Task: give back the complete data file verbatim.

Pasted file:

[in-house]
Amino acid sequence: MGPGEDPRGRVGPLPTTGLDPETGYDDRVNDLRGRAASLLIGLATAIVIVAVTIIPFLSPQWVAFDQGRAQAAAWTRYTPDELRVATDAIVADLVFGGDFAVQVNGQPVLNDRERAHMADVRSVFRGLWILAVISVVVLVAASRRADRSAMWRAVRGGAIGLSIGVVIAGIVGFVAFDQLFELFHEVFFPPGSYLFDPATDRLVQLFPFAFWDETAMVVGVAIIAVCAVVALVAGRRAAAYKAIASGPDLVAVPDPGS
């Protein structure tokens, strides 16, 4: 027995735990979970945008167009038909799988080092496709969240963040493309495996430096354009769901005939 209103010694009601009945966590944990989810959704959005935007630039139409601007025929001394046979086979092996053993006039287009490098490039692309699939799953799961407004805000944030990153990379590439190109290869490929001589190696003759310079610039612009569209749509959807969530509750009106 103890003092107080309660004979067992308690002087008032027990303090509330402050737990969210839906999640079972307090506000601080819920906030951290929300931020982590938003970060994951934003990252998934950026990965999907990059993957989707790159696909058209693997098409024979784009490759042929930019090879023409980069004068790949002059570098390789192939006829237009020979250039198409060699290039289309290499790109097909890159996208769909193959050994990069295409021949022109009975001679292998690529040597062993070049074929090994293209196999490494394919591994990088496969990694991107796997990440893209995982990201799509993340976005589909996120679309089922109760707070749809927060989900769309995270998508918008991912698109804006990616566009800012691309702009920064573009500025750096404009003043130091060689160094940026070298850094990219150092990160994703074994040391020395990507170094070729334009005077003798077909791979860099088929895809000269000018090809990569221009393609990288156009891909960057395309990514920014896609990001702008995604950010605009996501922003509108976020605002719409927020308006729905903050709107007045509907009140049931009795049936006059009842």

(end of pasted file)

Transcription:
[in-house]
Amino acid sequence: MGPGEDPRGRVGPLPTTGLDPETGYDDRVNDLRGRAASLLIGLATAIVIVAVTIIPFLSPQWVAFDQGRAQAAAWTRYTPDELRVATDAIVADLVFGGDFAVQVNGQPVLNDRERAHMADVRSVFRGLWILAVISVVVLVAASRRADRSAMWRAVRGGAIGLSIGVVIAGIVGFVAFDQLFELFHEVFFPPGSYLFDPATDRLVQLFPFAFWDETAMVVGVAIIAVCAVVALVAGRRAAAYKAIASGPDLVAVPDPGS
């Protein structure tokens, strides 16, 4: 027995735990979970945008167009038909799988080092496709969240963040493309495996430096354009769901005939 209103010694009601009945966590944990989810959704959005935007630039139409601007025929001394046979086979092996053993006039287009490098490039692309699939799953799961407004805000944030990153990379590439190109290869490929001589190696003759310079610039612009569209749509959807969530509750009106 103890003092107080309660004979067992308690002087008032027990303090509330402050737990969210839906999640079972307090506000601080819920906030951290929300931020982590938003970060994951934003990252998934950026990965999907990059993957989707790159696909058209693997098409024979784009490759042929930019090879023409980069004068790949002059570098390789192939006829237009020979250039198409060699290039289309290499790109097909890159996208769909193959050994990069295409021949022109009975001679292998690529040597062993070049074929090994293209196999490494394919591994990088496969990694991107796997990440893209995982990201799509993340976005589909996120679309089922109760707070749809927060989900769309995270998508918008991912698109804006990616566009800012691309702009920064573009500025750096404009003043130091060689160094940026070298850094990219150092990160994703074994040391020395990507170094070729334009005077003798077909791979860099088929895809000269000018090809990569221009393609990288156009891909960057395309990514920014896609990001702008995604950010605009996501922003509108976020605002719409927020308006729905903050709107007045509907009140049931009795049936006059009842």